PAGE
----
In fact, the difficult step is figuring out what a gene does and what it’s good for. And therefore we ought to have a social policy that sets the bar there. Recently, the Patent Office has begun to move in the right direction, although it still has a ways to go. We don’t want to find that we have given away the monopolies to the people who did the easy steps and have left less to incent the people who have to do the hard steps. Pharmaceutical companies already are worrying about working on a particular gene for fear that some other company has a patent on it. Well, the big losers in this case are patients.
TR: The Hollywood movie GATTACA is about unhappy people living in a world where success and social status are determined by their genes. Is that where we are headed?
LANDER: That’s the idea of genetic determinism, and I am quite opposed to it. Privacy and nondiscrimination are really the two big issues and there are many people, including myself, who are worried that our society has not put in place the proper protections.
I believe in absolute privacy for genetic information. I want this to be information that every patient can have access to on his or her own terms. And I don’t want any insurance company, any employer or any government to have any say over that information or to be able to gain access to it without the explicit consent of the patient.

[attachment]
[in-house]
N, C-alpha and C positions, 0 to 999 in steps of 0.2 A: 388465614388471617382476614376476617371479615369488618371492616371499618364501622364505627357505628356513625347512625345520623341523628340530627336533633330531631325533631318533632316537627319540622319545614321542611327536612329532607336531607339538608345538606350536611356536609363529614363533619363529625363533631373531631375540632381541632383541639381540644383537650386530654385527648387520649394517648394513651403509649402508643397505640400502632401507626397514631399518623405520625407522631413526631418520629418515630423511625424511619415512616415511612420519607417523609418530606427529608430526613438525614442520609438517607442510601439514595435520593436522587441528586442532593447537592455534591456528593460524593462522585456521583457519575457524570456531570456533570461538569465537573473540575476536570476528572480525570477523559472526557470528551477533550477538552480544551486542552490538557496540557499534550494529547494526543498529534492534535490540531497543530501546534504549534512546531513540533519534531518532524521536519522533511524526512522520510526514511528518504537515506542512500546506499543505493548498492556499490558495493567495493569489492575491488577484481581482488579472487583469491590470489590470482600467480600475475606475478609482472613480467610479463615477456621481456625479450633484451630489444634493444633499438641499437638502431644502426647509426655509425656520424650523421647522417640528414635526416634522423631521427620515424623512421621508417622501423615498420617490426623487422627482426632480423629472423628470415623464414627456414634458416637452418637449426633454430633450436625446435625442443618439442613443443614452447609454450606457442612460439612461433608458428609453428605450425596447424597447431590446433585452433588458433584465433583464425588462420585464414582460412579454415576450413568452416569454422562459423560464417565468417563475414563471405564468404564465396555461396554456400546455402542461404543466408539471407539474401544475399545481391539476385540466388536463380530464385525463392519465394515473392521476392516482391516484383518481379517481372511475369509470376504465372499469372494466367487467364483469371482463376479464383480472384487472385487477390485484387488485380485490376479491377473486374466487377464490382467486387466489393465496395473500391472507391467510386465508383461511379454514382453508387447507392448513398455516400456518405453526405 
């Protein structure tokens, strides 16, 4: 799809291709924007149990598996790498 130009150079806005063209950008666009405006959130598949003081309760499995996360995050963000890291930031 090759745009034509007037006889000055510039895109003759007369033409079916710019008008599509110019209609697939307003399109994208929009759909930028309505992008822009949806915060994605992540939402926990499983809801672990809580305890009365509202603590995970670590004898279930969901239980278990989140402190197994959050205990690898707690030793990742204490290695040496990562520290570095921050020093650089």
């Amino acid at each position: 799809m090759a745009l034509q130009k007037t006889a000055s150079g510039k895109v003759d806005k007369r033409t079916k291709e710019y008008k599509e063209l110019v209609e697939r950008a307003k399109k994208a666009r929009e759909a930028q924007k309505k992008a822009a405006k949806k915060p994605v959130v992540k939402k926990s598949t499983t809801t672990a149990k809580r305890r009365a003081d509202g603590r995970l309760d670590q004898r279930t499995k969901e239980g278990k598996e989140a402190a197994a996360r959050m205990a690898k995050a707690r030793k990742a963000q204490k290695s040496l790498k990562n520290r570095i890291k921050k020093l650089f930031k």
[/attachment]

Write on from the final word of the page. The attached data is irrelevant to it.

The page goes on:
I would also like to see strong statements in legislation that say that genes are not an allowable basis for discrimination. There are a lot of things that we have decided that it is just flat-out wrong to discriminate on, such as race. Well, I don’t see why we shouldn’t put genes in with that. And if there are any exceptions to be drawn, we can worry about that later.
TR: In the absence of any national legislation, are there a lot of examples of genomic information being misused?
LANDER: Examples of misuses still remain few because, as with many technologies, there is a phase where it is not efficient to use this information and so people don’t gather it. But then there comes a tipping point after which it is very efficient, but by then it’s too late if you don’t have the legislation in place. It’s a mistake to conclude that we have a long time to sort this out, because a decade from now it will probably be too late. We have to get everyone to understand that the human genome should never be used as a tool to divide people.